View Full Version : [ubuntu] ~/.config/dconf/user how is it created/cobbled together?

April 6th, 2014, 07:05 PM
~/.config/dconf/user, is a binary file
and is the user's dconf database
where settings (or only overrides?) to your GUI environment are saved.

That I understand and am somewhat OK with.

If I remove that binary file ~/.config/dconf/user,

I do know that it will get automajically created if I run:

`gsettings set ...`
`sudo dconf update`

That makes sense, and am somewhat OK with that.

But I have a feeling, this file is stored in memory, (rather than
getting constructed on the fly), and then re-saved to that location.
I have a feeling, that there is "another" file somewhere else that has only
the dconf settings that I have personally changed myself with either
`gsettings set ...` or `dconf-editor` or
via the SystemSettings-->Brightness&Lock tab,
then ~/.config/dconf/user is constructed from that "other" small file.
(where is this "other" small file?)

I'm pulling my hair out watching the different behaviours between
`gsettings` and `dconf-editor` in regards to how they handle
whether I am attempting to provide a different site-wide dconf key value
or whether I am attempting to lock that dconf key.
(I would call it a bug, but i'll get to that later.)
And I believe if I find the application, the entity, the thing,
that is really constructing the file, ~/.config/dconf/user
I'll better be able to construct a better bug description.

And in case, you have followed all of that, one discrepancy that I have found
is that `gsettings get` will honor that you have a site-wide lock set up, but will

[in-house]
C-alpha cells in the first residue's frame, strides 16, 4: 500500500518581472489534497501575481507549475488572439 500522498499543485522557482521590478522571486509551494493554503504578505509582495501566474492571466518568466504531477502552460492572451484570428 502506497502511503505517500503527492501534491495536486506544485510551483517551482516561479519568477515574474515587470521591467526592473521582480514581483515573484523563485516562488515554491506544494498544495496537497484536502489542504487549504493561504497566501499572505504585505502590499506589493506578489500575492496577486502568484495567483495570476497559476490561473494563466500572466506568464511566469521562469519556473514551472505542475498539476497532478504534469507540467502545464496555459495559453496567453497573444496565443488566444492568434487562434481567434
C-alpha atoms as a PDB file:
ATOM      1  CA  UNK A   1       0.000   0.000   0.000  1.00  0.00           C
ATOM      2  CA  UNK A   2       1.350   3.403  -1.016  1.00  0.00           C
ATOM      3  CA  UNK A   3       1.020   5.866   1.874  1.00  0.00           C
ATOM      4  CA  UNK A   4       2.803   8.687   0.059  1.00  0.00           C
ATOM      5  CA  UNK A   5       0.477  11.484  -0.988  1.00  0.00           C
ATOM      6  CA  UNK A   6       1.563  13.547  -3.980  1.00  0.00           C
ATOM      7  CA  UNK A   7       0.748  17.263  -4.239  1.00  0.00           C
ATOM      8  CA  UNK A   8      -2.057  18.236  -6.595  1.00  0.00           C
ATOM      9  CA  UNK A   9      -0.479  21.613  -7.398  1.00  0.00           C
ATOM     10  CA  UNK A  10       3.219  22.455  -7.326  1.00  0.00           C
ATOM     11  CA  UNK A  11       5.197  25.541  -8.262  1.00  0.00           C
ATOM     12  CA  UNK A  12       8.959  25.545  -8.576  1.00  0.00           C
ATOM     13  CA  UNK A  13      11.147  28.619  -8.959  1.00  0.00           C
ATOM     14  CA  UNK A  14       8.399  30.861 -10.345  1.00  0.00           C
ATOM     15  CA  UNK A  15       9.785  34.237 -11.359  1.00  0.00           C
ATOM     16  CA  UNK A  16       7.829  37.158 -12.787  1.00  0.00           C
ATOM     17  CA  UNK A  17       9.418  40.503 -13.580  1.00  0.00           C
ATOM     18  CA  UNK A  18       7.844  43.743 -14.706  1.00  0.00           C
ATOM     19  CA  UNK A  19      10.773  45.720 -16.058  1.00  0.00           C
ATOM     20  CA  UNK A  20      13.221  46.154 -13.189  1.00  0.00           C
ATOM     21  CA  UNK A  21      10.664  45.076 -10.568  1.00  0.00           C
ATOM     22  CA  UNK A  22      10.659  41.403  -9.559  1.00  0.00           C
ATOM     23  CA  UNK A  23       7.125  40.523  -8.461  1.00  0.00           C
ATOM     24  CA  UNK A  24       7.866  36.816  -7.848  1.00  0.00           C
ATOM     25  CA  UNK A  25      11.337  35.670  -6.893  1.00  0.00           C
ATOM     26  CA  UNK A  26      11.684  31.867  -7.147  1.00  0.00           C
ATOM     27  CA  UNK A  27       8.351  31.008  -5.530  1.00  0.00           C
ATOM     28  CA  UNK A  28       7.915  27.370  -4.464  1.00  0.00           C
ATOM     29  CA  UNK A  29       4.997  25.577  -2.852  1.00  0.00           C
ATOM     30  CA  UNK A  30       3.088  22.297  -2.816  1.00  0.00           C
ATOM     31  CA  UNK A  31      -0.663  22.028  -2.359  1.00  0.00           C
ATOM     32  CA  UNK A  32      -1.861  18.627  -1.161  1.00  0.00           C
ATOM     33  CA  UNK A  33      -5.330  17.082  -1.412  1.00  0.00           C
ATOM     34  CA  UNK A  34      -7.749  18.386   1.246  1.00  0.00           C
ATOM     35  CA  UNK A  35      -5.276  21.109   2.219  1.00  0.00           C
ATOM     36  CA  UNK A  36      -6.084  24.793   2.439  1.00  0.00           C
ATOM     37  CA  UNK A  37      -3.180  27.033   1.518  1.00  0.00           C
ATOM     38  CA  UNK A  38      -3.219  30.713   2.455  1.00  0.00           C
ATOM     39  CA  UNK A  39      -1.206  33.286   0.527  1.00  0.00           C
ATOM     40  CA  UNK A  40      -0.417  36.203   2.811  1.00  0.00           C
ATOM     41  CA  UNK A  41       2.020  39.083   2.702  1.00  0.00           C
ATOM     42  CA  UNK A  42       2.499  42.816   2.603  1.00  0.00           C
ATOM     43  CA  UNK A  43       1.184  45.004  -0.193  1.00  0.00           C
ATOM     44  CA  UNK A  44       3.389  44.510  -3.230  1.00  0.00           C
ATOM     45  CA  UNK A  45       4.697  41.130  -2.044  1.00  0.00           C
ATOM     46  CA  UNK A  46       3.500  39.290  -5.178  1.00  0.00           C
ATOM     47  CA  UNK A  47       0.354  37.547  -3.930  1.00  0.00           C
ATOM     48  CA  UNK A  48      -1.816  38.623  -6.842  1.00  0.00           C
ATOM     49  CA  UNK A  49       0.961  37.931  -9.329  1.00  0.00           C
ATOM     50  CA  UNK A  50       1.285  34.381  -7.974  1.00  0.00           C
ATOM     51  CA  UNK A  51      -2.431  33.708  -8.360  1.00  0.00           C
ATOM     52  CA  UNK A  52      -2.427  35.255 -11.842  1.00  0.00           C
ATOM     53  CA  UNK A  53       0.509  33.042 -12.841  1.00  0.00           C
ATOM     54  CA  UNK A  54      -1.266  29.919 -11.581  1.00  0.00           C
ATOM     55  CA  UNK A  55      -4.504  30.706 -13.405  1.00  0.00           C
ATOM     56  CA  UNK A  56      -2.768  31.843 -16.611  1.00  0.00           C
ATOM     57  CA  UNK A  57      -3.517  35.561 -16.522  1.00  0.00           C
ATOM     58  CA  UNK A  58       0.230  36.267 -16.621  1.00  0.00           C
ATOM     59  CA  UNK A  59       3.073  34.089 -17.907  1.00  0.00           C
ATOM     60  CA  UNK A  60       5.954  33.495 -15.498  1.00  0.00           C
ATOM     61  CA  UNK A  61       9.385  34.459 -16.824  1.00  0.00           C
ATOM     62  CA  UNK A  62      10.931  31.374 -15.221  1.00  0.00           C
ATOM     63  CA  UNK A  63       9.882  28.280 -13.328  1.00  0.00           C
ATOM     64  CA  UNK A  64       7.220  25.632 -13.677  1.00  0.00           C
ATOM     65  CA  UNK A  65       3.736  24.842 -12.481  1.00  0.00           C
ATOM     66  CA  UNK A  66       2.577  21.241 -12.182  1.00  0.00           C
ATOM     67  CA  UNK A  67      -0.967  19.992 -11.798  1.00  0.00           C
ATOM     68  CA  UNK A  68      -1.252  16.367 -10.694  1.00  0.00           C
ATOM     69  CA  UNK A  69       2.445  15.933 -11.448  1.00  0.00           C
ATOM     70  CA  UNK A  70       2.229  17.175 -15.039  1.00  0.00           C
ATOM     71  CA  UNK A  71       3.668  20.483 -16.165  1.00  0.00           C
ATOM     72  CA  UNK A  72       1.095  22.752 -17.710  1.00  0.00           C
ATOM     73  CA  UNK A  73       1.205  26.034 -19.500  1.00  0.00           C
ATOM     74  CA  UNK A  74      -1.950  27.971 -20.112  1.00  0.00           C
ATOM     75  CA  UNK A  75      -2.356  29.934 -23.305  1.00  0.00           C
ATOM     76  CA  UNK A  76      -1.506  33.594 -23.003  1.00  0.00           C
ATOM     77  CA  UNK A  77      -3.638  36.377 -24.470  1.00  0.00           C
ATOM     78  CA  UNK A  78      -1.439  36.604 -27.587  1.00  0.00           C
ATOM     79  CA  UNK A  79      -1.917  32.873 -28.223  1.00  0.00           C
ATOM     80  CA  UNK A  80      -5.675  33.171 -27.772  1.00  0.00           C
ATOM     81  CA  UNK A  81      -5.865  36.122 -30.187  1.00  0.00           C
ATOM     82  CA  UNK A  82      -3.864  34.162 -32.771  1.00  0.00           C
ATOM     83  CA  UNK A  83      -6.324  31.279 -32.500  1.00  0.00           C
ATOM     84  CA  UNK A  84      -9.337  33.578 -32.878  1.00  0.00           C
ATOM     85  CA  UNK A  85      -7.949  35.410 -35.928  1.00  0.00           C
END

only display the default setting that is found in /usr/share/glib-2.0/schemas/gschemas.compiled
rather than the site-wide value that I have set up.
`dconf-editor` will honour both the lock and the new site-wide value that I have set up.

Additionally, being a bad boy, if I edit this file, say,
and if I don't have any site-wide overrides for the key of, idle-delay,
nor a site-wide lock for that key, then,
`dconf-editor` will read (and display) the value from this XML file, rather than from
/usr/share/glib-2.0/schemas/gschemas.compiled like `gsettings get` does.
This I do NOT consider a bug as I probably would have to "recompile"
(if I knew how)
/usr/share/glib-2.0/schemas/gschemas.compiled in order to
get `gsettings set` and `dconf-editor` to be in synch with
respect to this one idiosyncracy.
But I did want to point out that `dconf-editor` has a different
pecking order to look for values than does `gsettings get`.

But let me get back to this file: ~/.config/dconf/user.
I would love to know how to destroy this file and have it not
The file seems too large, 16534 bytes, for the couple
of dconf settings that I have changed.
I want to undo every `gsetting set` command and
undo every edit I did in `dconf-editor` by finding the
secret place where these changes have been stored
and destroying that file.

Where are these local/user dconf edits saved?

Or maybe I have to kill a background process that is
holding ~/.config/dconf/user in memory, then